While the rice dishes were cooked beautifully, the noodles fell a bit flat. The dan dan noodles ($10) with crispy tofu, bok choy, and mushrooms, and cumin beef noodles ($12) both packed a punch in flavor. The nutty garlic sauce with mushroom puree and creamy soft egg, and the fiery cumin sauce with marinated flank steak were each distinctly savory and impactful. However, the soft wheat noodles lacked texture and became even softer as they soaked up the sauces.
Restraint was key to the honey prawn ($16) and mapo eggplant ($10), which often tends to be over-sauced. Instead, the prawns were lightly coated and expertly fried, then highlighted with a measured drizzle of citrusy Texas honey curd and the eggplant dressed in an earthy fermented chili bean paste. The same light-handed delivery would have benefited the pineapple beef ($16), where the thick flour dusting on the beef and overly sweet sauce resulted in a slightly cloying dish, even if the charred pineapple added necessary brightness.
Char siu ($18-34), which translates to "prong-grilled" in Cantonese, was a brilliant mash-up of Hong Kong-style barbecue pork served with Taiwanese-style gua bao (fluffy steamed buns), cilantro, and sliced onions. With an even fat-to-meat ratio, the red meat ring and crispy charred exterior were signifiers of skillful grilling.
With three desserts to choose from, the red bean paste-filled fried sesame balls ($3) were a proper nod to traditional dim sum while the dan ta ($6) took a far leap from the Cantonese bakery specialty. The silky, lemony egg custard was set nicely in the crispy tart shell, which was an unusual but reasonable substitute to the original flaky or crumbly crusts.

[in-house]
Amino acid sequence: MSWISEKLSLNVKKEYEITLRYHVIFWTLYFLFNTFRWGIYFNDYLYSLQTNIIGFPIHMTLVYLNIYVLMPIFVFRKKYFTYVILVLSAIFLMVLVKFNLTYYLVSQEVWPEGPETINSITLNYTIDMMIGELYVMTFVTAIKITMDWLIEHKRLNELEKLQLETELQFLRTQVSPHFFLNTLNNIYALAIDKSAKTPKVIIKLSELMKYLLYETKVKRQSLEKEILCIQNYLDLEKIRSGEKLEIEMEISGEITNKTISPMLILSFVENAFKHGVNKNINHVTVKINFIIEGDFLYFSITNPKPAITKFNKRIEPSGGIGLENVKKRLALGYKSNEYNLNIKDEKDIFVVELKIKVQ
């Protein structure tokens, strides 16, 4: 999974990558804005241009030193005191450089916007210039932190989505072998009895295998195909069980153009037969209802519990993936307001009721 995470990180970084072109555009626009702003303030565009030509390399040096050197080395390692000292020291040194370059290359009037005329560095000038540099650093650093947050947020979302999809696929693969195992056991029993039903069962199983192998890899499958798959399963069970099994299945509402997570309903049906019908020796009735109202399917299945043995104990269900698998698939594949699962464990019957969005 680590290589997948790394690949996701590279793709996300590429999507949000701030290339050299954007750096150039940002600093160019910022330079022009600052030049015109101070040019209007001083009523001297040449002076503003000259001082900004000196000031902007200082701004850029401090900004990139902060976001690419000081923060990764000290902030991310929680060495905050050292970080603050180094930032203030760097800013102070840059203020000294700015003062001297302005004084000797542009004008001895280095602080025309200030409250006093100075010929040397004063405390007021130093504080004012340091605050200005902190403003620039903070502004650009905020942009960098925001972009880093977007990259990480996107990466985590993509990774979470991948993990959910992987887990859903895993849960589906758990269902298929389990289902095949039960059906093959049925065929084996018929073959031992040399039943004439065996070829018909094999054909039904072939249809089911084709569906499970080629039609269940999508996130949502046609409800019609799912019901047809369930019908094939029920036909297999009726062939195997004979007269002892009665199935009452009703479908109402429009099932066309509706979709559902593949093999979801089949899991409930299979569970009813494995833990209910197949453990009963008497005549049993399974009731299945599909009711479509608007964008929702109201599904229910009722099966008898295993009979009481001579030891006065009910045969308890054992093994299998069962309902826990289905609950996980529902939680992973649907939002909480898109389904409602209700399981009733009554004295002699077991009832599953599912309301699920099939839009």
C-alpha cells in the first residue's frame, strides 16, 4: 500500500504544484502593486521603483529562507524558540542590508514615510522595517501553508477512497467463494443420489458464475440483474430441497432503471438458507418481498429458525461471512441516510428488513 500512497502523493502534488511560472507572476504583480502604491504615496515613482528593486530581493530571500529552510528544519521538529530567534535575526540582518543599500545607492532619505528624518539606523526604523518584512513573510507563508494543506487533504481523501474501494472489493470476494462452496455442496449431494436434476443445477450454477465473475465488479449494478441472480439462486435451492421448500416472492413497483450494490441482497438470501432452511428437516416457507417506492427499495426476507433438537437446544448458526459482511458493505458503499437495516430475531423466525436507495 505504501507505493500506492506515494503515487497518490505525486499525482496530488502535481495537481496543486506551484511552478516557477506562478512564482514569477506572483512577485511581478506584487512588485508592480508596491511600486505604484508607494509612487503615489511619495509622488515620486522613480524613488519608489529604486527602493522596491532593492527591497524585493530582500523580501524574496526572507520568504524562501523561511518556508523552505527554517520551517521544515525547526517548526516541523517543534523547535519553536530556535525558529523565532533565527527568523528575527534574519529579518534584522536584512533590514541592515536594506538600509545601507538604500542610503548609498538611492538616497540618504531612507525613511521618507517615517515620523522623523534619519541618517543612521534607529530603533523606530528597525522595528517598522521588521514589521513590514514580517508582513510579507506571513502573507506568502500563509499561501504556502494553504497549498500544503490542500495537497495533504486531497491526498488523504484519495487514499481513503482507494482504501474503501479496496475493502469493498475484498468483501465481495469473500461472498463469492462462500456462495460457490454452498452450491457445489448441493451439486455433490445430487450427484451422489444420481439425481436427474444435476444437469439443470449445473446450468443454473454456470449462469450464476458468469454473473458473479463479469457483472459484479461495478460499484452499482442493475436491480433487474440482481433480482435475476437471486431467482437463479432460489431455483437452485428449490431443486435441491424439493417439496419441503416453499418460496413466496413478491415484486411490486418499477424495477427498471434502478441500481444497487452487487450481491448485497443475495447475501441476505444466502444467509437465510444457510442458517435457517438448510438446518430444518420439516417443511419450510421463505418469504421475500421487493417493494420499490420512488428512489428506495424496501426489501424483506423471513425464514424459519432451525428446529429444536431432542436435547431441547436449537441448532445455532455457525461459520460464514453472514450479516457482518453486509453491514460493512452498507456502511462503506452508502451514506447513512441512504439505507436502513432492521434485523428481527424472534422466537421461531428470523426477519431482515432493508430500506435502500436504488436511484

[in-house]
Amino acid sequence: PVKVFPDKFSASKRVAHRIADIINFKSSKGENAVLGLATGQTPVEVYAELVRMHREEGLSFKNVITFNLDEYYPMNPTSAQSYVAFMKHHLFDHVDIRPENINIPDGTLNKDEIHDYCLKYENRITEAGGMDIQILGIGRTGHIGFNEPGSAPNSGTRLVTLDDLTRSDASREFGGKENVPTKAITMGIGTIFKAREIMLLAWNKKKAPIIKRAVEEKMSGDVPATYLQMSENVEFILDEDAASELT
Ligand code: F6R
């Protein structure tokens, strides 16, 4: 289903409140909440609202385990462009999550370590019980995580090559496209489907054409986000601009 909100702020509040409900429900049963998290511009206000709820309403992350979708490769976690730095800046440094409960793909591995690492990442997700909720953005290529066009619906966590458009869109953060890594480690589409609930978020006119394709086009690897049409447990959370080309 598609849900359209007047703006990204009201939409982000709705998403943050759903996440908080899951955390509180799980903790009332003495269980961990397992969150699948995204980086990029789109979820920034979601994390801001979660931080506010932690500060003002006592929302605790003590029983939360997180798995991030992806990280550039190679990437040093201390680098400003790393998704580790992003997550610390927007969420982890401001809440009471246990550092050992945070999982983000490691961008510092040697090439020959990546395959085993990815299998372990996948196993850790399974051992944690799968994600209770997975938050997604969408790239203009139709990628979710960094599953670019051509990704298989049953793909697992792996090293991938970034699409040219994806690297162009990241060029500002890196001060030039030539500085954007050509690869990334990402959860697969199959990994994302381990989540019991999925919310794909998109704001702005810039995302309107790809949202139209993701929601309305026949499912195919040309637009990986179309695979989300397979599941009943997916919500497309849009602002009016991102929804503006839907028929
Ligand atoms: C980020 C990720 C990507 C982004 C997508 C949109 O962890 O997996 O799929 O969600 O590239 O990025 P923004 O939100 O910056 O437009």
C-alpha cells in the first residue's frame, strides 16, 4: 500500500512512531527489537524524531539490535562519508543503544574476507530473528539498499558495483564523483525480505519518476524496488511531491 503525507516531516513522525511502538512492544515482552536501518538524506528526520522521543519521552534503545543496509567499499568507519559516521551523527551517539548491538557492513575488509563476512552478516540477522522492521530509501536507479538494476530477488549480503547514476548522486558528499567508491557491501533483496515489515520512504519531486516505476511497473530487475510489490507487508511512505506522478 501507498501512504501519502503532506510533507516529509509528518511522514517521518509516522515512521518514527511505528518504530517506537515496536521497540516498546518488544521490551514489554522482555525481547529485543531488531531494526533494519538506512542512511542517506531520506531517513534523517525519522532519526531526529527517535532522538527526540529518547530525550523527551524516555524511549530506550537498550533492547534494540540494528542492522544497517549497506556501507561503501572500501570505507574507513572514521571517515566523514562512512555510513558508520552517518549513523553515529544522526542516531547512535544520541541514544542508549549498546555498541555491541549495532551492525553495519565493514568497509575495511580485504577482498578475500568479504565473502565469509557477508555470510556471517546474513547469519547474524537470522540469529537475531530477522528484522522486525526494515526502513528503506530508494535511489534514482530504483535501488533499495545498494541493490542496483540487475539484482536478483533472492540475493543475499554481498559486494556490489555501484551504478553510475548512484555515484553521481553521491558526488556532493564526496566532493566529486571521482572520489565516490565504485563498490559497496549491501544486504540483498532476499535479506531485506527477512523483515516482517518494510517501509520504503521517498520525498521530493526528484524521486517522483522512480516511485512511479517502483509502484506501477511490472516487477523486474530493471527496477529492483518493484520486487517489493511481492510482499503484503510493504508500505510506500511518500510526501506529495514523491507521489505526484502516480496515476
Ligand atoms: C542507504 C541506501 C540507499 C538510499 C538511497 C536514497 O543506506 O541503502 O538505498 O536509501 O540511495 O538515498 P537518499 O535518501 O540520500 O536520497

The flawed but promising cocktail program is in line with their rebellious ethos. The aptly named Nasty Woman ($11) immediately caught the eye. Barbancourt 4-year-old rum, Cherry Heering, St. Germain, and Anaheim pepper gave the cava-topped drink balanced body and floral sweetness. The Bad Hombre ($12) plays on the margarita with Wahaka espadín mezcal, Aperol, and Velvet Falernum bringing smokiness and complexity to the Sichuan salt-rimmed glass. Unfortunately, the maple syrup and tiki bitters overpowered Famous Grouse Smoky Black in the Scotchy, Scotch, Scotch ($11), not allowing anything else to shine through.
Because of all the liquor flowing, the soundtrack of classic hip-hop anthems can overwhelm at times, but the noise seems inevitable in the densely packed dining room. The service was attentive and friendly, managing to juggle informing diners on the menu, weaving through heavy traffic areas, while ensuring that dishes arrived hot and the tea pots were topped up. But don't expect perfection here because that's not their focus. Rather than attempting to replicate upscale Chinese dining, the menu and ambience strives to conjure up nostalgic memories and to create dialogue. Their business reveals how originality and authenticity ultimately win diners' hearts.
And one more thing – take a minute to look around and you will see that the team is made up of all beautiful skin shades. America is great because immigrants have brought their best values, ideas, skills, cultures, and dreams to create a collective strength. But it's irresponsible, even unethical, to merely reap from immigrants' efforts without standing up for their constitutional rights. You cannot simultaneously ask for more culinary diversity while neglecting the personal security of the families that cook your food. Like the food at Old Thousand shows, minority groups will continue to rebel against stereotyping, false perception, and oppression. But the fight can be exhausting. Knowing that we're not fighting alone makes a world of difference.